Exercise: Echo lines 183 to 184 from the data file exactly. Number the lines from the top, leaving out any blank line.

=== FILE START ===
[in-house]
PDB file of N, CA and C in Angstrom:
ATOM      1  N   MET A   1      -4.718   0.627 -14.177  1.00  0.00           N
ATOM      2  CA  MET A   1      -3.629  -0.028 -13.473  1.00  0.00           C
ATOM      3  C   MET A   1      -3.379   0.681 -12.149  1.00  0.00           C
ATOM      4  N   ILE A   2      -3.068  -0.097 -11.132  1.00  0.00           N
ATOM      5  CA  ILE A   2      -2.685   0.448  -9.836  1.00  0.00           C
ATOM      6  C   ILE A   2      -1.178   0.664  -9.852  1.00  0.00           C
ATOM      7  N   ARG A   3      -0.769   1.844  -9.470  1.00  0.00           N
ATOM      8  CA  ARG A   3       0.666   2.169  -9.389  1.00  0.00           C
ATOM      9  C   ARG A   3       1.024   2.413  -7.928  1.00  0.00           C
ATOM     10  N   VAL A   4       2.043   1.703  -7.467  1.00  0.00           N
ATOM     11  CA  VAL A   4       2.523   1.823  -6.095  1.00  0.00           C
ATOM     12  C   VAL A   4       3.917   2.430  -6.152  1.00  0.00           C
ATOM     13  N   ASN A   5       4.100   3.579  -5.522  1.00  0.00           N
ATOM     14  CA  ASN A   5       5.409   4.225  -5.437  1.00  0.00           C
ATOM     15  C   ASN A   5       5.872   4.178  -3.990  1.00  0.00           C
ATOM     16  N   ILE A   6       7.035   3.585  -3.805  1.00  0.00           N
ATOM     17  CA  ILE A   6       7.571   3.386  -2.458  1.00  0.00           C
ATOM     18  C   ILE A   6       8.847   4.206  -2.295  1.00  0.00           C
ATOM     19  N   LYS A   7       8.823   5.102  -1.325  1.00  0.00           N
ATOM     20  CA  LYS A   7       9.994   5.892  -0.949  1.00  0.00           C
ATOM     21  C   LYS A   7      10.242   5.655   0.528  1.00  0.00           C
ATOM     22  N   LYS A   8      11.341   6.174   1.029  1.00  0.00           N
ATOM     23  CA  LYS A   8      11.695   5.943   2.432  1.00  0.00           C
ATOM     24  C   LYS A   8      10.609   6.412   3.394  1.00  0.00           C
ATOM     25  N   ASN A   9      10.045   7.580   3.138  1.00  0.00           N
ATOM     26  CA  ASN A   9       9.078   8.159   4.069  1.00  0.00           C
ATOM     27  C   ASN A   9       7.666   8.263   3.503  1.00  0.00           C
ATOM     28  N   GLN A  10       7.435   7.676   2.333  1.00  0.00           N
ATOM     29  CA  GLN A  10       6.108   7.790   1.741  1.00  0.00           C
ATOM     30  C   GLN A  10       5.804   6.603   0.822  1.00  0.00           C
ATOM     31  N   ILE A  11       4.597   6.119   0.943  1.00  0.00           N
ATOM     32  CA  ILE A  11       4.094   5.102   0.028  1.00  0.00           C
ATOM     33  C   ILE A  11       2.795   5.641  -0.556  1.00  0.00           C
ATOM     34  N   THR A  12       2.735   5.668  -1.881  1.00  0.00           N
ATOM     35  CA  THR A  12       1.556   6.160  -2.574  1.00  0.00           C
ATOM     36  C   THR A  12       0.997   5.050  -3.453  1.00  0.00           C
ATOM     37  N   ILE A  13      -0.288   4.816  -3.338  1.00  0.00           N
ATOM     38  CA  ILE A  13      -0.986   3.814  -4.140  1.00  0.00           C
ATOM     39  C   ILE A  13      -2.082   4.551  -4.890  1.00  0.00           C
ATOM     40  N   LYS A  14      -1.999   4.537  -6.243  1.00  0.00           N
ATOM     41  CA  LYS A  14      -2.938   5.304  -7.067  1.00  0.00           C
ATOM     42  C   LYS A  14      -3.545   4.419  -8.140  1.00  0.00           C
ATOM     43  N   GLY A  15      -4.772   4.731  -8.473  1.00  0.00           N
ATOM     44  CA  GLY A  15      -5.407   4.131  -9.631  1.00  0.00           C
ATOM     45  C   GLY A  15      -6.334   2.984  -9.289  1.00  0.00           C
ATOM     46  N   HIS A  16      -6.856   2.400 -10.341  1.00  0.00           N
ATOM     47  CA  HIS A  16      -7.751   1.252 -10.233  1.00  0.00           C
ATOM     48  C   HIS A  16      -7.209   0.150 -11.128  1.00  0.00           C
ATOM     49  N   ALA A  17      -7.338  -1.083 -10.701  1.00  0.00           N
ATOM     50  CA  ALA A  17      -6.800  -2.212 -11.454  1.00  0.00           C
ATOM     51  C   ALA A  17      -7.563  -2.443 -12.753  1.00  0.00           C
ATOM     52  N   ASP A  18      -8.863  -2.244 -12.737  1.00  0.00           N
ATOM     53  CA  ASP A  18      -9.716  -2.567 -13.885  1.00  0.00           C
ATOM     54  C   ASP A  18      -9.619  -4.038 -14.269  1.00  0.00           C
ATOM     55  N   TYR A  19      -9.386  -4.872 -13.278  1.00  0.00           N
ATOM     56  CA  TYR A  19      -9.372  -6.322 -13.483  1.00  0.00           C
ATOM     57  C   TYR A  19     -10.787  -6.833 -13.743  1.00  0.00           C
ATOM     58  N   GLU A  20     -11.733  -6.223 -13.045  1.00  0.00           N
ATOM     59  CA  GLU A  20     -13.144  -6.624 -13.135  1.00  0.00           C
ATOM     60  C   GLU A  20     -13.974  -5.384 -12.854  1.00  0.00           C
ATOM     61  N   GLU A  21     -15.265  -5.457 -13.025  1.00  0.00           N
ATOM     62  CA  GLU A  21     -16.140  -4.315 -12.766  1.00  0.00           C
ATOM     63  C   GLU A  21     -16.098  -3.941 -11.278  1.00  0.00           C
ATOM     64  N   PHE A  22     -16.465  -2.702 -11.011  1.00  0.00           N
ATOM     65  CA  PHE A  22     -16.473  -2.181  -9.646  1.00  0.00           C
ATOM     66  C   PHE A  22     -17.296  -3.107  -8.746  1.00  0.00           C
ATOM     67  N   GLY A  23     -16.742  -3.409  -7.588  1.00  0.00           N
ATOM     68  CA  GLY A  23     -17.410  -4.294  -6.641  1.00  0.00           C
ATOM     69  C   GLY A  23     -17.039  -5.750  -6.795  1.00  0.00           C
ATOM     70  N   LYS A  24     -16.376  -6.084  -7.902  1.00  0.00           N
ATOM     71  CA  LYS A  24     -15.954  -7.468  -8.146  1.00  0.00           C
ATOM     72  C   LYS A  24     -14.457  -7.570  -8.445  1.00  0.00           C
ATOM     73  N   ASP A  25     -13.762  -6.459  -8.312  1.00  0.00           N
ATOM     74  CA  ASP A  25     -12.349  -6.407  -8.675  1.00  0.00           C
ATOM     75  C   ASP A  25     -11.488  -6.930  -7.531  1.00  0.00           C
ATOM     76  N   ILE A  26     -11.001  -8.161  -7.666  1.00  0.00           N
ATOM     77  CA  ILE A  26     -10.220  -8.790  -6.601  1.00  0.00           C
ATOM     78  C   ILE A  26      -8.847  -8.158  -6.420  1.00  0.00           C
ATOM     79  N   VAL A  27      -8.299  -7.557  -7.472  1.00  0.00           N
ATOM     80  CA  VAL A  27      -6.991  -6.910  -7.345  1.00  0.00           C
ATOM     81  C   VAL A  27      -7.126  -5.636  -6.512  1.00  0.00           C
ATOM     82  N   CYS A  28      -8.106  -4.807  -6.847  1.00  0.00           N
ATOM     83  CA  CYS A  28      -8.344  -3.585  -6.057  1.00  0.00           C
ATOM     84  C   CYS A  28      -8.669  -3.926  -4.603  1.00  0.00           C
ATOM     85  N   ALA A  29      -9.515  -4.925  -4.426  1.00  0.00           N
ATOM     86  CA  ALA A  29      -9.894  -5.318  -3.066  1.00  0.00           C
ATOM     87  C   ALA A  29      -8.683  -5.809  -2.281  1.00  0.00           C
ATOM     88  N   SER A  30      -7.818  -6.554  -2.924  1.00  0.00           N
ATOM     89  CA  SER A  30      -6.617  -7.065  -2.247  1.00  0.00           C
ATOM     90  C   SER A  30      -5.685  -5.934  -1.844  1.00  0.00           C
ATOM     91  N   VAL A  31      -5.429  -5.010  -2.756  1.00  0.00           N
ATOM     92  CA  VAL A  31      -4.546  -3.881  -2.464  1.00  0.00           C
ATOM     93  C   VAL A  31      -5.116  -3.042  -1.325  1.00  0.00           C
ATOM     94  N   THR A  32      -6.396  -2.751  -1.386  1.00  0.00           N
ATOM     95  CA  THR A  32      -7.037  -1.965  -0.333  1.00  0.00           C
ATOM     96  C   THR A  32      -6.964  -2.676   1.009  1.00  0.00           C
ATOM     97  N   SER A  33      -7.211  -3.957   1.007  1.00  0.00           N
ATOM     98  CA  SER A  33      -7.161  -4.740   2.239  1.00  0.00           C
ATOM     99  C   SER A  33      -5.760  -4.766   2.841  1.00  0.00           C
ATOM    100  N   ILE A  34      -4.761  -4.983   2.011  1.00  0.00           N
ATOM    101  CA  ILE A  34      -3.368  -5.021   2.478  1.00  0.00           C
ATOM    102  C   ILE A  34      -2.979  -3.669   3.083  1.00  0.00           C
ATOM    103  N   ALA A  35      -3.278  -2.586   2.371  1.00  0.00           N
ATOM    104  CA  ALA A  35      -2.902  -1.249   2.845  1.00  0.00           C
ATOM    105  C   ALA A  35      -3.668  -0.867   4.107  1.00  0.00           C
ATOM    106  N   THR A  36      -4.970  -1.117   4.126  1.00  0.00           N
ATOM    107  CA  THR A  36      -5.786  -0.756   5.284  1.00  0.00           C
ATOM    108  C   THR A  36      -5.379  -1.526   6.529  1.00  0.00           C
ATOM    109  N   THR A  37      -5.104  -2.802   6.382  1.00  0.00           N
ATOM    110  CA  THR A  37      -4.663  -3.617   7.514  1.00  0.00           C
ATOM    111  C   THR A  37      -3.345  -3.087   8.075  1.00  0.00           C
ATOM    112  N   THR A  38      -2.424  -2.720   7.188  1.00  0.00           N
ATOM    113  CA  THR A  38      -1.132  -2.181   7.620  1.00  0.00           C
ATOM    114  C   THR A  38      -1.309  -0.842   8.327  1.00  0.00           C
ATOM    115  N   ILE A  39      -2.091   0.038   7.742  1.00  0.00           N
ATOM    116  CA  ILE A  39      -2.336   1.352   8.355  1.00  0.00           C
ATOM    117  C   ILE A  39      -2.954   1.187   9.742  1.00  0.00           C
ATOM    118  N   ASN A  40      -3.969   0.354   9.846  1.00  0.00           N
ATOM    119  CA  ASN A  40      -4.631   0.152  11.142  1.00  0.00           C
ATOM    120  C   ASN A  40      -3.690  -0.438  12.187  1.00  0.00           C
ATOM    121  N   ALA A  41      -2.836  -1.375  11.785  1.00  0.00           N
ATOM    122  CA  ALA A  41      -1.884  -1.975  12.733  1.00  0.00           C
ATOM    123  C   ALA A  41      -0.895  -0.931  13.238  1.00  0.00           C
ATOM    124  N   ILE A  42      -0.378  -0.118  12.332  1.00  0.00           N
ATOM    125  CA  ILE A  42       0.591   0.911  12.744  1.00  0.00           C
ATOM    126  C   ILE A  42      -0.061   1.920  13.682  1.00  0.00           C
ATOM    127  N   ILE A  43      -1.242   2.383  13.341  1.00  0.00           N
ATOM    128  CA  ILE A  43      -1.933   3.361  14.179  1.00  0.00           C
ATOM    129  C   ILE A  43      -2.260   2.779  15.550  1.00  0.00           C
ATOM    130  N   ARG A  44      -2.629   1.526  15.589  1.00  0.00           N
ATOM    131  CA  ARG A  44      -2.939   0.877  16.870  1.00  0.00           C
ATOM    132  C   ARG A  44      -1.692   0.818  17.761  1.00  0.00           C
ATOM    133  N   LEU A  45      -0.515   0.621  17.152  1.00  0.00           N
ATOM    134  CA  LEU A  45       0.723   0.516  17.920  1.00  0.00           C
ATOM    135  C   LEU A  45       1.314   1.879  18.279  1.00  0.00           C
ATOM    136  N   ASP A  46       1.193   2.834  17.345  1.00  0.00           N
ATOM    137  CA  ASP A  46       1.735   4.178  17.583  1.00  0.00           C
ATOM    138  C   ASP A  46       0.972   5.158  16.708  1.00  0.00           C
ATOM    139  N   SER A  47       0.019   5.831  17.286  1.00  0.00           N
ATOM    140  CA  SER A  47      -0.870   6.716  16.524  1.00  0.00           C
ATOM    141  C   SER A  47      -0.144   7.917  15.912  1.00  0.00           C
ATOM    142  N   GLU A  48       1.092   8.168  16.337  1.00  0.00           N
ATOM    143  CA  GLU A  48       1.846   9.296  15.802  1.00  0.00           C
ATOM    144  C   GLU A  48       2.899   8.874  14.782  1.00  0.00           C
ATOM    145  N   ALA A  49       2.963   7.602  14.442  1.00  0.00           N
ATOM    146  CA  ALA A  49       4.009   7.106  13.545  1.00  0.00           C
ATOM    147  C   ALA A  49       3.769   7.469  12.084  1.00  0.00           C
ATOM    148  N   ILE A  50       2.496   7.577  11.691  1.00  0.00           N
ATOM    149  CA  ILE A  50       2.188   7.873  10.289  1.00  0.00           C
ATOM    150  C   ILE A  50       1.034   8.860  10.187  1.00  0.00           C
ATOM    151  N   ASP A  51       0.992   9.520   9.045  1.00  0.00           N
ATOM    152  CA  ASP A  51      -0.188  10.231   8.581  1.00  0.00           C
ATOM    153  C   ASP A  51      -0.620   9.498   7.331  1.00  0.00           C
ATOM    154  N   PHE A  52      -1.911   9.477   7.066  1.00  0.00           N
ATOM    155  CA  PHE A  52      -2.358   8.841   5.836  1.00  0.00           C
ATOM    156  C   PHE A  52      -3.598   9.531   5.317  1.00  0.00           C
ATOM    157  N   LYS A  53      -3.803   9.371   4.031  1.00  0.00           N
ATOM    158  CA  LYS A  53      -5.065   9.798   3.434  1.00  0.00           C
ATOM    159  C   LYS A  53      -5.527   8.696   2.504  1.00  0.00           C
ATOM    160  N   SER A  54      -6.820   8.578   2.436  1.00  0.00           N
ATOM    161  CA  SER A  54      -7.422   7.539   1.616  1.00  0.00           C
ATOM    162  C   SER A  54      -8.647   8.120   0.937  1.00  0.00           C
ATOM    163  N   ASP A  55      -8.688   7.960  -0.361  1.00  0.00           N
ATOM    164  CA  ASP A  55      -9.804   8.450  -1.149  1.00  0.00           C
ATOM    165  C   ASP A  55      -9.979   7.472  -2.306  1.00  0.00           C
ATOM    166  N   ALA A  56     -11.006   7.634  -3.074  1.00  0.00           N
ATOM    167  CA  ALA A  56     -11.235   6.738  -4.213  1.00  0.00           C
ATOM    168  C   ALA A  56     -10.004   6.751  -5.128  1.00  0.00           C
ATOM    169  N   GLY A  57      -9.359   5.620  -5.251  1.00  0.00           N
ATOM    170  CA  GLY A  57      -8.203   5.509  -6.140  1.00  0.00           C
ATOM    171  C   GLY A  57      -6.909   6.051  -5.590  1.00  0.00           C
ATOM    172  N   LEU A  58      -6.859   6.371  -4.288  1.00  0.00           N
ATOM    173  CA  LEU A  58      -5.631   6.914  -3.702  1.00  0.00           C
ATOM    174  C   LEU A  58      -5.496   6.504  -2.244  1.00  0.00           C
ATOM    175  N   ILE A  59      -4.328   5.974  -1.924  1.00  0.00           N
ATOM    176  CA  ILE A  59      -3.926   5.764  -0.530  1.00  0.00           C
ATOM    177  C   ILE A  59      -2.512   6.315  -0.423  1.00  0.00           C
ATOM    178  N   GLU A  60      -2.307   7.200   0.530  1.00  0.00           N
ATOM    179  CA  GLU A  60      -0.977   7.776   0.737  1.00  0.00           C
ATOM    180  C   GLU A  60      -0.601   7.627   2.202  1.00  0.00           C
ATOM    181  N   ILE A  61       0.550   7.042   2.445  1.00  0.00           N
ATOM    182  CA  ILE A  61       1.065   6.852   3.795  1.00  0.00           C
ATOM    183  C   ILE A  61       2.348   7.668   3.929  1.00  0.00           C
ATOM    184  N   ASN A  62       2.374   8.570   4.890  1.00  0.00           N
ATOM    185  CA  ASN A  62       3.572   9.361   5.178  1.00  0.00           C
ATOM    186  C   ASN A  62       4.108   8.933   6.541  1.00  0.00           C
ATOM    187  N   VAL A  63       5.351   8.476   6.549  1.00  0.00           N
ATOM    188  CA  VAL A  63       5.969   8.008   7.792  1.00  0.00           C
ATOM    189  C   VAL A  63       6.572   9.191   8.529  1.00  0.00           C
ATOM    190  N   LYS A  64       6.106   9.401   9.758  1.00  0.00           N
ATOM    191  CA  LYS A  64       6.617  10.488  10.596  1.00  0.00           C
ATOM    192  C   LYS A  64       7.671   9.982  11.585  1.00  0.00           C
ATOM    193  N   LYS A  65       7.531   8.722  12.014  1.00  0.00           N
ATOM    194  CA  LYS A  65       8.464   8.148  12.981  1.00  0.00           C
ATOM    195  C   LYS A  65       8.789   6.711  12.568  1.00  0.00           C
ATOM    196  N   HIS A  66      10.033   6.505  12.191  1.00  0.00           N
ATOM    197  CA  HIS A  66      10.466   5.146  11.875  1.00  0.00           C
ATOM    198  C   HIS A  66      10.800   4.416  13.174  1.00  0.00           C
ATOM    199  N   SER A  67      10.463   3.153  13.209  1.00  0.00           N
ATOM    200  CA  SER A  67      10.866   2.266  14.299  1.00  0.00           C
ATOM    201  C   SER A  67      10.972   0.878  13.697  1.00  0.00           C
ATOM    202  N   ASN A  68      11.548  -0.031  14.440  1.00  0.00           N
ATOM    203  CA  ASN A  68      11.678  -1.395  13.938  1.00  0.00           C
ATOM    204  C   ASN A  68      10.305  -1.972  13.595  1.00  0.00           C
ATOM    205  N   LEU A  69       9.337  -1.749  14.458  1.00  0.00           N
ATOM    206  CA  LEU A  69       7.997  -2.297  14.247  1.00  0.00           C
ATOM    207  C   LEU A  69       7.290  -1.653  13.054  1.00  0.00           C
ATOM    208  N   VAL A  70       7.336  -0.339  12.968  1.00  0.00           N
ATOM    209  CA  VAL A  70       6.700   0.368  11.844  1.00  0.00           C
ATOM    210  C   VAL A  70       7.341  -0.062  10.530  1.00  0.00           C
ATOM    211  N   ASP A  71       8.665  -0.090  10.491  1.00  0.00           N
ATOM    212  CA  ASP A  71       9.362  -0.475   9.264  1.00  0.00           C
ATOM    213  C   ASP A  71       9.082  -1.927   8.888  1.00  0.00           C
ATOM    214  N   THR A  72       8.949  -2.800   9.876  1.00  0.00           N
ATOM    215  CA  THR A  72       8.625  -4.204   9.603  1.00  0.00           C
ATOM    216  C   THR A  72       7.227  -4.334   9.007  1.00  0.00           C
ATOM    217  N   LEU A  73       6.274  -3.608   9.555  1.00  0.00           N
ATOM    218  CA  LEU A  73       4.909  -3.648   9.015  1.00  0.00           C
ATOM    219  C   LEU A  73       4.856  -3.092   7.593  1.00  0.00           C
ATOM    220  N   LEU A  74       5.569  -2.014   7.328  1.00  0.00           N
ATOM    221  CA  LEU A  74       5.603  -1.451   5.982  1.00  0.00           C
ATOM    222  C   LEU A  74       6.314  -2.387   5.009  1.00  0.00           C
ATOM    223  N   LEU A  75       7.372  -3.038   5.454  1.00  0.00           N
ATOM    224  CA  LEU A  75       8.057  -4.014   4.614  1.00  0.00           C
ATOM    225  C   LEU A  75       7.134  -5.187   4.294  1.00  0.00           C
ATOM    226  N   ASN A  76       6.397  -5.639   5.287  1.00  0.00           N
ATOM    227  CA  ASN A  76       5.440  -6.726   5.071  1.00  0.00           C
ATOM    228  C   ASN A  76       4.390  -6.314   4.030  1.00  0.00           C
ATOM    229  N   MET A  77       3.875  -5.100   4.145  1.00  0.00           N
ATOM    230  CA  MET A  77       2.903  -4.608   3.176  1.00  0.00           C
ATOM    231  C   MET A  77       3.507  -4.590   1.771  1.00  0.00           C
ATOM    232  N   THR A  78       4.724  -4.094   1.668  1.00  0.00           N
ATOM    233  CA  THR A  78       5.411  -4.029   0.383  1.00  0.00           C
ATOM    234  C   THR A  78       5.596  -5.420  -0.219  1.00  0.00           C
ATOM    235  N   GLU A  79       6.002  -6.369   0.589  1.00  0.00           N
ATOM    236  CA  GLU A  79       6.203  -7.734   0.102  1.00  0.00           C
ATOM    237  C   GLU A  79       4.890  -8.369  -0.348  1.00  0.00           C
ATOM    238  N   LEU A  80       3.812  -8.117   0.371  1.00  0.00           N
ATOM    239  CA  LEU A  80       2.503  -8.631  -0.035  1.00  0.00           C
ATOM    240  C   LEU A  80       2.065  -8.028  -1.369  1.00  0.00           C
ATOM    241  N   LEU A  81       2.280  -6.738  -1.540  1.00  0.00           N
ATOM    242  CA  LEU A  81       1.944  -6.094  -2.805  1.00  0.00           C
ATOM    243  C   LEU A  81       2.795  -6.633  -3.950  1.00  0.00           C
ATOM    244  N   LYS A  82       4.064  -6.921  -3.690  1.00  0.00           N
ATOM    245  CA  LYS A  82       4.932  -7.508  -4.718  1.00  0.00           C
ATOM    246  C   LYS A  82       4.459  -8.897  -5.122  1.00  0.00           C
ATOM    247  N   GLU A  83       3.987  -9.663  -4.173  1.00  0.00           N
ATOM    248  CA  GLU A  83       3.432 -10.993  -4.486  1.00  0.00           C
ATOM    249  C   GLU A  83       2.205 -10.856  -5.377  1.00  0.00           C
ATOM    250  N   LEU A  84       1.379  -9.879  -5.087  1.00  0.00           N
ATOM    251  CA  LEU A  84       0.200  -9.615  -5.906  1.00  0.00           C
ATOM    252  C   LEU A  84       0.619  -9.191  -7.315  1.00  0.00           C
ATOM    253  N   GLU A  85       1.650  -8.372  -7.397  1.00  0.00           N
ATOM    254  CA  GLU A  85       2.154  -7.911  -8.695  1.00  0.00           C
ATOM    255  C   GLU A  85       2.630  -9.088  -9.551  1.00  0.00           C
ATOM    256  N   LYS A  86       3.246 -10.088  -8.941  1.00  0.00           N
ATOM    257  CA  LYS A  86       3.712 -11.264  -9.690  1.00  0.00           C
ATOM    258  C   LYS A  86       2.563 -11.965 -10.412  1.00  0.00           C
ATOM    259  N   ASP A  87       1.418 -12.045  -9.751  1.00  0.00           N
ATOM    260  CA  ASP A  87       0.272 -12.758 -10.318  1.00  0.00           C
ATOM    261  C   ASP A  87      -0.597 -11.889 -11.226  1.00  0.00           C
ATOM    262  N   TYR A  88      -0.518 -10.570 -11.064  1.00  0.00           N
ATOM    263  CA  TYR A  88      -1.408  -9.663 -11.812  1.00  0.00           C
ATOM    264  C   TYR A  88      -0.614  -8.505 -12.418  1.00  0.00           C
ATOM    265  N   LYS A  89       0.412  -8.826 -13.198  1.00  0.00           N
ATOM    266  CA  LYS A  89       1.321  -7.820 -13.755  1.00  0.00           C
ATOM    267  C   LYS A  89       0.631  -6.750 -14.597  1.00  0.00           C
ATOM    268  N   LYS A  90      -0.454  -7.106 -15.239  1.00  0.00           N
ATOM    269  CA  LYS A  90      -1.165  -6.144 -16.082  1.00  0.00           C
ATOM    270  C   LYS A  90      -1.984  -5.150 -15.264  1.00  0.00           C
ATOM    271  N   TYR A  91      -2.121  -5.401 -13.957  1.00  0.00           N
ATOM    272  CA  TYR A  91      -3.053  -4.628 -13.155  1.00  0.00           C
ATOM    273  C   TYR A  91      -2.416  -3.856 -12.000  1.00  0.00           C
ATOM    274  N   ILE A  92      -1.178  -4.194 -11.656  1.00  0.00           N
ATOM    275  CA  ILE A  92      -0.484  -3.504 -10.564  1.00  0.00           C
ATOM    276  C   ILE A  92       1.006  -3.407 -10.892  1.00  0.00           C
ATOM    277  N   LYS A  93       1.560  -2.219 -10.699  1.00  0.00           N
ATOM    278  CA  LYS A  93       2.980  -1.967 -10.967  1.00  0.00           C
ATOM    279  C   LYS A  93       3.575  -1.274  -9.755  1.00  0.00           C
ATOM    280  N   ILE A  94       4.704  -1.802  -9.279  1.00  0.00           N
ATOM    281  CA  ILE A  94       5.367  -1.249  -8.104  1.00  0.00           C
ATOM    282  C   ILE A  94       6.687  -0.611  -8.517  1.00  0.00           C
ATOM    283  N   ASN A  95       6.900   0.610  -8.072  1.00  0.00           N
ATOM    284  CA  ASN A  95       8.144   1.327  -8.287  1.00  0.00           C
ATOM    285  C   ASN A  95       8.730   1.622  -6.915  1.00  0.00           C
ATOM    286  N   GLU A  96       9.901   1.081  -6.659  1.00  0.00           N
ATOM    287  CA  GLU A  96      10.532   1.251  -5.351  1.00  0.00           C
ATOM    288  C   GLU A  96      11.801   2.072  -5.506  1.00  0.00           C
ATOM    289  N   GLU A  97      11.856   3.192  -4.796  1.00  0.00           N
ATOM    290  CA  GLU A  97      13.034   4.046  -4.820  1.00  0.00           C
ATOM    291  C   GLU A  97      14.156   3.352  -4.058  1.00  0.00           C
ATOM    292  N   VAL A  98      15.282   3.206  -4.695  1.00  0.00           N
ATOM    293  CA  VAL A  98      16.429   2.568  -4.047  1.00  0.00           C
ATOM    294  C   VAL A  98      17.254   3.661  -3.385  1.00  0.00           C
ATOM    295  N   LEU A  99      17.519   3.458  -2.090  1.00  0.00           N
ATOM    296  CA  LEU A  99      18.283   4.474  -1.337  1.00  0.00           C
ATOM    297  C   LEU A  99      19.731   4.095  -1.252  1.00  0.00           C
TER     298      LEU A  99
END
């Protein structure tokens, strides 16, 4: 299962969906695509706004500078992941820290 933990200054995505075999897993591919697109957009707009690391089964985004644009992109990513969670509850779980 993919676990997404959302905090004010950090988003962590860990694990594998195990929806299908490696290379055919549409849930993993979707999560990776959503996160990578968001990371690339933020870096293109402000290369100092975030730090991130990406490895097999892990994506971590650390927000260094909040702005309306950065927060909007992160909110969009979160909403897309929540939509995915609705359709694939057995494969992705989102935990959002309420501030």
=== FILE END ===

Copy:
ATOM    181  N   ILE A  61       0.550   7.042   2.445  1.00  0.00           N
ATOM    182  CA  ILE A  61       1.065   6.852   3.795  1.00  0.00           C